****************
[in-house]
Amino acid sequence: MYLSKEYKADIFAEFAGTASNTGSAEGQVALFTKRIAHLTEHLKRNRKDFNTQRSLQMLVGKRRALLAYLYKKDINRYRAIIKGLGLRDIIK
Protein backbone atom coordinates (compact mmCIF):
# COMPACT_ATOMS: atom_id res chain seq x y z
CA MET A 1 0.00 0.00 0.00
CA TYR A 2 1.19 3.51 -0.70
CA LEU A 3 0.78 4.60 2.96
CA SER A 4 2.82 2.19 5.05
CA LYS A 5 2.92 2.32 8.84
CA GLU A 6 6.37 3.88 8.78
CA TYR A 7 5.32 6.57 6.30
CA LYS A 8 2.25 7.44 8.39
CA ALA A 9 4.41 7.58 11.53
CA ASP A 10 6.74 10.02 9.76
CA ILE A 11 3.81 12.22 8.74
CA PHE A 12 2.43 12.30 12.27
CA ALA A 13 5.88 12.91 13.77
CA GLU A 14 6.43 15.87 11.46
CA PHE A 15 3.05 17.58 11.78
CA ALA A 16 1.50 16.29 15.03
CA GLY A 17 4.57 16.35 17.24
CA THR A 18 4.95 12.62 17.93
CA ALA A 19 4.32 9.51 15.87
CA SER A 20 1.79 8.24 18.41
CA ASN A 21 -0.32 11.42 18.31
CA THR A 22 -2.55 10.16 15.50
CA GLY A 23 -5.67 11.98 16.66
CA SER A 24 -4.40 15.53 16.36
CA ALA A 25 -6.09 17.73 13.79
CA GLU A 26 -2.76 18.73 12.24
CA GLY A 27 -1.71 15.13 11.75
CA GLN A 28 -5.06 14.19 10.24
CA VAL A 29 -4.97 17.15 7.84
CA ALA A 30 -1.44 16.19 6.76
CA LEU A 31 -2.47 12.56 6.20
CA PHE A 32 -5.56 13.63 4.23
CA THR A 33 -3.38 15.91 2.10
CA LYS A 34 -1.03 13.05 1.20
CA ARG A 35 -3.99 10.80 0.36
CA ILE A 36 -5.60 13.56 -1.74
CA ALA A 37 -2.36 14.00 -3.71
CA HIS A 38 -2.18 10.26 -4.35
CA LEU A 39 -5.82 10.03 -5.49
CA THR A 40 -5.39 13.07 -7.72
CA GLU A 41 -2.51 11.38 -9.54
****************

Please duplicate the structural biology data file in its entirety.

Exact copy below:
[in-house]
Amino acid sequence: MYLSKEYKADIFAEFAGTASNTGSAEGQVALFTKRIAHLTEHLKRNRKDFNTQRSLQMLVGKRRALLAYLYKKDINRYRAIIKGLGLRDIIK
Protein backbone atom coordinates (compact mmCIF):
# COMPACT_ATOMS: atom_id res chain seq x y z
CA MET A 1 0.00 0.00 0.00
CA TYR A 2 1.19 3.51 -0.70
CA LEU A 3 0.78 4.60 2.96
CA SER A 4 2.82 2.19 5.05
CA LYS A 5 2.92 2.32 8.84
CA GLU A 6 6.37 3.88 8.78
CA TYR A 7 5.32 6.57 6.30
CA LYS A 8 2.25 7.44 8.39
CA ALA A 9 4.41 7.58 11.53
CA ASP A 10 6.74 10.02 9.76
CA ILE A 11 3.81 12.22 8.74
CA PHE A 12 2.43 12.30 12.27
CA ALA A 13 5.88 12.91 13.77
CA GLU A 14 6.43 15.87 11.46
CA PHE A 15 3.05 17.58 11.78
CA ALA A 16 1.50 16.29 15.03
CA GLY A 17 4.57 16.35 17.24
CA THR A 18 4.95 12.62 17.93
CA ALA A 19 4.32 9.51 15.87
CA SER A 20 1.79 8.24 18.41
CA ASN A 21 -0.32 11.42 18.31
CA THR A 22 -2.55 10.16 15.50
CA GLY A 23 -5.67 11.98 16.66
CA SER A 24 -4.40 15.53 16.36
CA ALA A 25 -6.09 17.73 13.79
CA GLU A 26 -2.76 18.73 12.24
CA GLY A 27 -1.71 15.13 11.75
CA GLN A 28 -5.06 14.19 10.24
CA VAL A 29 -4.97 17.15 7.84
CA ALA A 30 -1.44 16.19 6.76
CA LEU A 31 -2.47 12.56 6.20
CA PHE A 32 -5.56 13.63 4.23
CA THR A 33 -3.38 15.91 2.10
CA LYS A 34 -1.03 13.05 1.20
CA ARG A 35 -3.99 10.80 0.36
CA ILE A 36 -5.60 13.56 -1.74
CA ALA A 37 -2.36 14.00 -3.71
CA HIS A 38 -2.18 10.26 -4.35
CA LEU A 39 -5.82 10.03 -5.49
CA THR A 40 -5.39 13.07 -7.72
CA GLU A 41 -2.51 11.38 -9.54